For purchases of capital equipment the government authorizes government-run and private hospitals to issue open global tenders. These are permitted even if a product is manufactured domestically. About 80% of these tenders are issued by government-run or research hospitals. Exporting to India by bidding for these tenders is time-consuming, as public hospitals often have extensive bureaucratic structures and decisions are sometimes hard to reach. Although private hospitals handle these decisions much faster, the process moves very slowly by Western standards. Many foreign companies employ a distributor to sell their products directly to hospitals and clinics. Whether companies use a distributor or not, most find it useful to have a local agent to investigate and negotiate sales opportunities first-hand.
… cancer diagnostic equipment
There are excellent opportunities for exporting cancer diagnostic equipment to India. In 1992 cancer was the sixth leading cause of death and in that year the market for cancer diagnostic equipment reached almost $13 million. In the past, cancer awareness was limited to a small urban population. Thanks in part to the education efforts of the Indian Cancer Association, however, more and more Indians, both urban and rural, are now concerned about cancer. The cancer diagnostic equipment market is dominated by overseas companies, with over 80% of the market accounted for by imports in 1992.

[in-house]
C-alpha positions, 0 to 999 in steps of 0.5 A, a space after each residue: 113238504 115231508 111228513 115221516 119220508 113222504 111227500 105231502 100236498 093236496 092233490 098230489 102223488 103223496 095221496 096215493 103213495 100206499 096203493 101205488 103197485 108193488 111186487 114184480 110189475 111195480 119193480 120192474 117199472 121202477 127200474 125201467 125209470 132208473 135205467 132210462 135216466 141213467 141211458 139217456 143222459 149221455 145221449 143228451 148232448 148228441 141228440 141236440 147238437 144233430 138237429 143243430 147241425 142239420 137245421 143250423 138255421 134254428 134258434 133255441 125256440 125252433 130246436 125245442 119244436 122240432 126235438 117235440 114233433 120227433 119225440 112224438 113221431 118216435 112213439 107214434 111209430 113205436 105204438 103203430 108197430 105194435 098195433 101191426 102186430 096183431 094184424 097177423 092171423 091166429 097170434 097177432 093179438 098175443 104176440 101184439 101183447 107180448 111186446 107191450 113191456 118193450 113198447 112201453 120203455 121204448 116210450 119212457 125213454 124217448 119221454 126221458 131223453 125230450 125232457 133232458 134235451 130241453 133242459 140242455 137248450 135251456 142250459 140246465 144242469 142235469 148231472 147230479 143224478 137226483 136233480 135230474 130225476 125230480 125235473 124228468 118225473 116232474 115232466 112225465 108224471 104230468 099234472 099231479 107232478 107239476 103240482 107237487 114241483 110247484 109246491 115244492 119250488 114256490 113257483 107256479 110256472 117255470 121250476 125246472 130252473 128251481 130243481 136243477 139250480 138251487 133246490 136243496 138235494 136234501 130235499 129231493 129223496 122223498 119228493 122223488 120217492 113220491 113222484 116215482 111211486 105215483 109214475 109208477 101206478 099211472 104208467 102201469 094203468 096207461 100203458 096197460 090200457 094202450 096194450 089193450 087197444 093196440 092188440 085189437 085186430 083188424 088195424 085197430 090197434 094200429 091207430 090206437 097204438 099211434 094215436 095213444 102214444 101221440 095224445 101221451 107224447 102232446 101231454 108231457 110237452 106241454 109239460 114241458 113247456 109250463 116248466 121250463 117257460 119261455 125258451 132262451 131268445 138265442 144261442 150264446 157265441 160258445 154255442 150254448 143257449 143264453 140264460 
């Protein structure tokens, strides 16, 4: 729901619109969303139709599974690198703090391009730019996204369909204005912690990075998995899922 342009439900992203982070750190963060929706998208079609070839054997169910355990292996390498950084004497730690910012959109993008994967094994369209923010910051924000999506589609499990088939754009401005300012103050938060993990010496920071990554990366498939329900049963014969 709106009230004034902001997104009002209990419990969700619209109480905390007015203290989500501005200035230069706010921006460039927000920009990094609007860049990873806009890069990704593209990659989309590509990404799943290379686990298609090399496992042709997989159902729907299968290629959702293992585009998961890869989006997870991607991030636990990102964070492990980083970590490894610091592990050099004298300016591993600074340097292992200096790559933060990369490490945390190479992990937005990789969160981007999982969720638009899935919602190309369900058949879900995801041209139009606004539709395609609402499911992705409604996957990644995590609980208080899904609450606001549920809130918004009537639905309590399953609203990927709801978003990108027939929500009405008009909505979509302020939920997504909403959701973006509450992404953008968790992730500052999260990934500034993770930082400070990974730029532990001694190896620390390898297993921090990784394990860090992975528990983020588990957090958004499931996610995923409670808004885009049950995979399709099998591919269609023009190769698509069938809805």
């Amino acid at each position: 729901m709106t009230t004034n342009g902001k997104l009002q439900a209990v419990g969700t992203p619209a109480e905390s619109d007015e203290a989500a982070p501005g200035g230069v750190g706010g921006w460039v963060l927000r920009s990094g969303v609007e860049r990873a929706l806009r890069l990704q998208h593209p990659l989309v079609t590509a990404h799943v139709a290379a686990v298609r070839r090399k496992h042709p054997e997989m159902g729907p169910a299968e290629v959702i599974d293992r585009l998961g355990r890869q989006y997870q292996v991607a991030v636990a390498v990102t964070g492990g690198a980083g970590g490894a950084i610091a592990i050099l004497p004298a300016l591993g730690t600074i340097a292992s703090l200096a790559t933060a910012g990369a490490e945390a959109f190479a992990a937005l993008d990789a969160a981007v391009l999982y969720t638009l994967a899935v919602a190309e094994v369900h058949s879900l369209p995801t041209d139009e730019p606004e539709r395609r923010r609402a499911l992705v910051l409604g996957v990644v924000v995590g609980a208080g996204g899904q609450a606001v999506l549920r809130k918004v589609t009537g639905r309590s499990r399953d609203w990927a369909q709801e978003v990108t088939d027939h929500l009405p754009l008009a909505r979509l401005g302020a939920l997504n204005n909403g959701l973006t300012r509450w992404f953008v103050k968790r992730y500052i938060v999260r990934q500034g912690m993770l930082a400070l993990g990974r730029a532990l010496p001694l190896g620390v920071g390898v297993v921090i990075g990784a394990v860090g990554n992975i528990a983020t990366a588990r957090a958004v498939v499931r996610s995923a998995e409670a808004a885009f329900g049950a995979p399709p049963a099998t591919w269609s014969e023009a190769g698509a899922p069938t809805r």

… local agreements
In order to facilitate market entry, many foreign companies are entering into agreements with Indian manufacturers to make their products locally. One of the most successful of these arrangements is between General Electric Medical Systems (US) and the Indian manufacturer Wipro.